The Grinnell College has awarded the 2019 Grinnell College Innovator for Social Justice Prize to Shafiq R. Khan
Shafiq has now returned from the US having received the Grinnell Prize for Social Justice Award, conferred upon him for the breadth and depth of his work against Bride Trafficking in India. Notably, he is also the first Indian to receive the prestigious Grinnell prize.
Shafiq was in campus of Grinnell college for receive Grinnell prize and participate in Grinnell Prize week. Shafiq had opportunity to share EP’s work, innovation and use of tool with students faculties and Activists along with alumni of the college.
The College had organized a social justice tour for Shafiq in Grinnell town where he learnt about History of the town, issues and challenges related to land, poverty, social security. Shafiq had opportunity to see corn and soya fields. IOWA is known for producing Soya and corn and its economy actually depends on export of Soya, Corn and pork. Usually IOWA farmers have handed over their land to corporations which isolate them from farming and corporations pay them against their land. Corporations focuses on producing products which may export easily they have also started producing soyabean which is alien crop for the area but have become major export crop from the state.
Soya farming is new to IOWA it was started just 20 years ago and the state became exporter of soya. IOWA is exporting their products to china latin America as well as other states with in USA.
But the real challenge of socially concerned people are that young generation is completely isolated from the production, agriculture and the land. Young generation don’t even know about how flour looks like or maybe what wheat is. Thanks to Andrew and Melissa Dunham who are bridging the gap with their heritage Farm which produce vegetables and fruit which also give young people opportunity to see how farmers grow these products in their land. Farm is 80 acer land owned by Andrew who is 5th generation proud farmer.
Shafiq had opportunity to attend Grinnell Prize – Intercultural student group lunch. Where he shared his work and took questions from students belonging to different cultural background. The intercultural student group had Asian, American, African students many of them were aware of bride trafficking and some are wondering if it can be termed as trafficking.
Shafiq Visits Cynthia Hansen’s Language Change class where he shares about how language influence local culture and how language help us in locating someone’s whereabout. Shafiq Share story of a child living in Agra Shelter home for almost 7 years and his one word enabled Shafiq in locating his family with in 2 hours.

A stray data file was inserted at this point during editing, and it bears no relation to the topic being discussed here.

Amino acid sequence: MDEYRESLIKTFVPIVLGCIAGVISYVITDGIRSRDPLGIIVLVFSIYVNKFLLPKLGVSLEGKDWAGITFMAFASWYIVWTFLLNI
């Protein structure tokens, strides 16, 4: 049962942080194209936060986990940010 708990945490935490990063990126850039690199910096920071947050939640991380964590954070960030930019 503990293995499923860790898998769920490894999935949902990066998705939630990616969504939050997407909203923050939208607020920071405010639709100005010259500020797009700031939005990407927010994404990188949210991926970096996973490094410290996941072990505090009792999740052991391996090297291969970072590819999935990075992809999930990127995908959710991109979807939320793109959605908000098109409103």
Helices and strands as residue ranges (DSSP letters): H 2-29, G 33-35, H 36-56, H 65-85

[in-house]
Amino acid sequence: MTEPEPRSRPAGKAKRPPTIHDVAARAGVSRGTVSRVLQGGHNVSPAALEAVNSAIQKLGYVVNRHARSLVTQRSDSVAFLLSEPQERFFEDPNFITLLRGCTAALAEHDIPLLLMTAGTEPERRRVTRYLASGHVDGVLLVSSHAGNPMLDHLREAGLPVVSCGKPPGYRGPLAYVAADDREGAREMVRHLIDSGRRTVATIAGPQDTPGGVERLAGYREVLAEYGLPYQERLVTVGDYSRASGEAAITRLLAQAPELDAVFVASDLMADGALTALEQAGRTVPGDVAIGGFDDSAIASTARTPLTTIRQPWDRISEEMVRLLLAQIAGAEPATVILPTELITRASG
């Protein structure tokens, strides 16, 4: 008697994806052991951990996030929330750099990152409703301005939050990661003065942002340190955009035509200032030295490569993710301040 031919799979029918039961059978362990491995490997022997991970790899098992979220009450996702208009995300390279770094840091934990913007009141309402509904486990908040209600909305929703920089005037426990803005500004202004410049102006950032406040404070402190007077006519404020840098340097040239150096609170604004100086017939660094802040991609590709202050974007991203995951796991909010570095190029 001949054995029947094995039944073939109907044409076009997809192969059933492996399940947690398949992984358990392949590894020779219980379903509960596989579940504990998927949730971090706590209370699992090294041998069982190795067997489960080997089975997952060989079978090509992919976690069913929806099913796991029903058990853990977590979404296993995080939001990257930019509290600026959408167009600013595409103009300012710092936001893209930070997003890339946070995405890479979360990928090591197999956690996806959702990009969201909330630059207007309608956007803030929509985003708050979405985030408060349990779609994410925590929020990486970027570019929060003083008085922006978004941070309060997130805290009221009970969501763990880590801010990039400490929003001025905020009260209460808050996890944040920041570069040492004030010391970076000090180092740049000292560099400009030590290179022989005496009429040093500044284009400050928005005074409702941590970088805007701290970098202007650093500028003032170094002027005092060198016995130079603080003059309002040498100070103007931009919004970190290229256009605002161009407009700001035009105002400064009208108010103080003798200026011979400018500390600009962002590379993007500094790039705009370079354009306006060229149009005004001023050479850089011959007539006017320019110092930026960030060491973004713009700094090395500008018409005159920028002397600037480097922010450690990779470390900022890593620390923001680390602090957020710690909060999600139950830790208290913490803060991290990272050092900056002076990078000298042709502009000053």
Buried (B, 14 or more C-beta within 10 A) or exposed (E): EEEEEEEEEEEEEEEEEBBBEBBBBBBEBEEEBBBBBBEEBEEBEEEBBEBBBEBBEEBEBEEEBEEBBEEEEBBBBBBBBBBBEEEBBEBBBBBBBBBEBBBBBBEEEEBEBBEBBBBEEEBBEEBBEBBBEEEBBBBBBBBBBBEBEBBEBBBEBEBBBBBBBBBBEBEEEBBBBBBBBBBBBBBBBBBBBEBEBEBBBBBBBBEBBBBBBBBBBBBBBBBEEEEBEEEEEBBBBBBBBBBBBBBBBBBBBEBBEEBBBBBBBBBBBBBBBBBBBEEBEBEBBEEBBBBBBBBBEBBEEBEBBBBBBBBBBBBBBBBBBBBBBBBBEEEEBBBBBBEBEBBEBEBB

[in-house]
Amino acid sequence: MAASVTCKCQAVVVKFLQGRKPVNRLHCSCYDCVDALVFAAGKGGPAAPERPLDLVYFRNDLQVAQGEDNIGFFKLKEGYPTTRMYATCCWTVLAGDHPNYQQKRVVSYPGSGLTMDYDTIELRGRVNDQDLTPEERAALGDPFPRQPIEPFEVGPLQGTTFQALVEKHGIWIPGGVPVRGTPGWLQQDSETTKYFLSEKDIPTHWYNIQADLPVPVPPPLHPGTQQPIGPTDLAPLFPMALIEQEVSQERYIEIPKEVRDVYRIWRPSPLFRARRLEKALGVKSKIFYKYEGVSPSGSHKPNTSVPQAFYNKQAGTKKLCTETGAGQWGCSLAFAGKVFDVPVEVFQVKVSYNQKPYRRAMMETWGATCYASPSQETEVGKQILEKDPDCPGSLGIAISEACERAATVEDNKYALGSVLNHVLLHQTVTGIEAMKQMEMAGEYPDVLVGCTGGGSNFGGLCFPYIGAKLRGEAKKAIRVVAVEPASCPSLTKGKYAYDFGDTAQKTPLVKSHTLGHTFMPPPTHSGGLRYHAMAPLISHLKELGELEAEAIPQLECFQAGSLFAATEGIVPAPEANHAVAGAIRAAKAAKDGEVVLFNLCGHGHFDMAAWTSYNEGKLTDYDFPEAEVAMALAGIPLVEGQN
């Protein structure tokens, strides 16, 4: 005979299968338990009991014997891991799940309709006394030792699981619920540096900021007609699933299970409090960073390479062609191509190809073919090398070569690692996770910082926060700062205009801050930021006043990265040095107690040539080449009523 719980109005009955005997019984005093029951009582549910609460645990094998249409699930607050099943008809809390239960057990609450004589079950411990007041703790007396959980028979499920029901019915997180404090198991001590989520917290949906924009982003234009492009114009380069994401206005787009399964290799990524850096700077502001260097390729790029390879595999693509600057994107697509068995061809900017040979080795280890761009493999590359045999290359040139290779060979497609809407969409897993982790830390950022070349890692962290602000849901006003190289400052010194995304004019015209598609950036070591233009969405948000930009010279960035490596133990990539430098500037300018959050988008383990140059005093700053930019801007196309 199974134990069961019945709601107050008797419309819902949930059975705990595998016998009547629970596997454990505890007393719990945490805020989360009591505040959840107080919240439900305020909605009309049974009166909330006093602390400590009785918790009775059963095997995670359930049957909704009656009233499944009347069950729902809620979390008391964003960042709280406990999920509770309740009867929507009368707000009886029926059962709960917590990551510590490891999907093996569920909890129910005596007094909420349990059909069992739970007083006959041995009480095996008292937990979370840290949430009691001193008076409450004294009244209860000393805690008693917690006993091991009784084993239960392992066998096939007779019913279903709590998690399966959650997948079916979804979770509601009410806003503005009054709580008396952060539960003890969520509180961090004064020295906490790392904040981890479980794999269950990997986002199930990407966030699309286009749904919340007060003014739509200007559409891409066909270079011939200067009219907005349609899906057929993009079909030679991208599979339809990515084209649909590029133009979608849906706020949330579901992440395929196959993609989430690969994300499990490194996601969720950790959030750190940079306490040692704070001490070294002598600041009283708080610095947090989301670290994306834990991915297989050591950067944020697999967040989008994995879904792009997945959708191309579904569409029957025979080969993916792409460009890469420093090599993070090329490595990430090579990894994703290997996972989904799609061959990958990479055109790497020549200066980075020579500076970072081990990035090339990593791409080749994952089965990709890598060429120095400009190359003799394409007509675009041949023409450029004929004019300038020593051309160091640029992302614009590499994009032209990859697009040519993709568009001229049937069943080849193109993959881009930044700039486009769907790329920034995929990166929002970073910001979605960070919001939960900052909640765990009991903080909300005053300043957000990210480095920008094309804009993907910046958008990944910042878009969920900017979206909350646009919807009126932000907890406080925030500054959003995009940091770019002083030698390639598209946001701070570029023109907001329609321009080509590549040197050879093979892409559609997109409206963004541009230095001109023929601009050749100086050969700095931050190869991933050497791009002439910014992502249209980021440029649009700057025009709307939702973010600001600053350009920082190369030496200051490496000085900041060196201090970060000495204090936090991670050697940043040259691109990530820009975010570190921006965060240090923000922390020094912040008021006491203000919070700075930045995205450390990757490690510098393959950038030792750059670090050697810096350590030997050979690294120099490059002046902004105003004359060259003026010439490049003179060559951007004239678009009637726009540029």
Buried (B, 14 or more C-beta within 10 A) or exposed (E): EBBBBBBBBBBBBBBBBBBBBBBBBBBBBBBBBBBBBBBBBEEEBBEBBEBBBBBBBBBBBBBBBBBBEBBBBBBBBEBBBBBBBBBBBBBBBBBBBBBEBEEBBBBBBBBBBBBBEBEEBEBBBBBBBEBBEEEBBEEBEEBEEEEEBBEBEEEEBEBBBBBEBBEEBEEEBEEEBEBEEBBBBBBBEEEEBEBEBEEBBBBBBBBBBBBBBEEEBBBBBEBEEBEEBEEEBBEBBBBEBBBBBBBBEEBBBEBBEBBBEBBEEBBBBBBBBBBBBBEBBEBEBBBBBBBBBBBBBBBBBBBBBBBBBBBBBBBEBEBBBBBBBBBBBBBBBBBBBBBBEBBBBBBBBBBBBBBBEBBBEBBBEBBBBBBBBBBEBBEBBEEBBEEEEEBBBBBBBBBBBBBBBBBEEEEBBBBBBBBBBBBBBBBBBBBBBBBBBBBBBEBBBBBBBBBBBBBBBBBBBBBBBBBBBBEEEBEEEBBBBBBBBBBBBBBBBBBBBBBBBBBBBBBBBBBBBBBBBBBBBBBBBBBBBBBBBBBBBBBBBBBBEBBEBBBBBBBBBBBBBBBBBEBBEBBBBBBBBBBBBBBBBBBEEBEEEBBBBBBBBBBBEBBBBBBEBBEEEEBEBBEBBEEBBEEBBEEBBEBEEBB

Faculty and students joined Shafiq in session of Indian Folklore in Grassroots Feminist Activism where Shafiq was discussing how our organization use folklore instead of using technical terms like patriarchy, feminism or social justice.
Shafiq had opportunity to attend Time Dobe’s Religion in India class where Shafiq was discussing how religious story is influencing people in joining anti trafficking movement as well as help in community rehabilitation of survivors.
Shafiq also attends Sejal Sutaria’s Ethics of Humanitarianism class, where he discussed ethic of a change maker and also why he feels that each human trafficking survivor is a revolutionary and why they deserve second chance to be liberated.
Shafiq also attends Gemma Sala’s Tutorial 100 - Violence class where shared his work and also discussed that how concept of protection is a kind of violence against survivor of trafficking.
In Ino Nilolopoulou's Feminism & Popular Culture class Shafiq discussed how language needs to be reworked for sake of equality among citizens. He also discussed how folklore and other popular culture is helping people in making positive change.
Shafiq also had opportunity to learn from Kesho Scott’s class. When Shafiq enters her class a surprise was waiting for him. He was asked to join an activity in which he learnt about type of tourism and imposed culture.
Shafiq Khan has come back with a doubled vigour and reinforced strength to take up the next lap of his 20 years long working in the field of social sector. We are all excited to see what new horizons he reveals with his trailblazing eye for details, a penchant for revealing inapparent connections across various domains and an uncanny knack of drawing innovative solutions to strengthen the movement against bride trafficking.
Overall, the Prize event and the following exchange at Grinnell College stands to be one of the most fruitful exchanges and we hope to continue this association for years to come.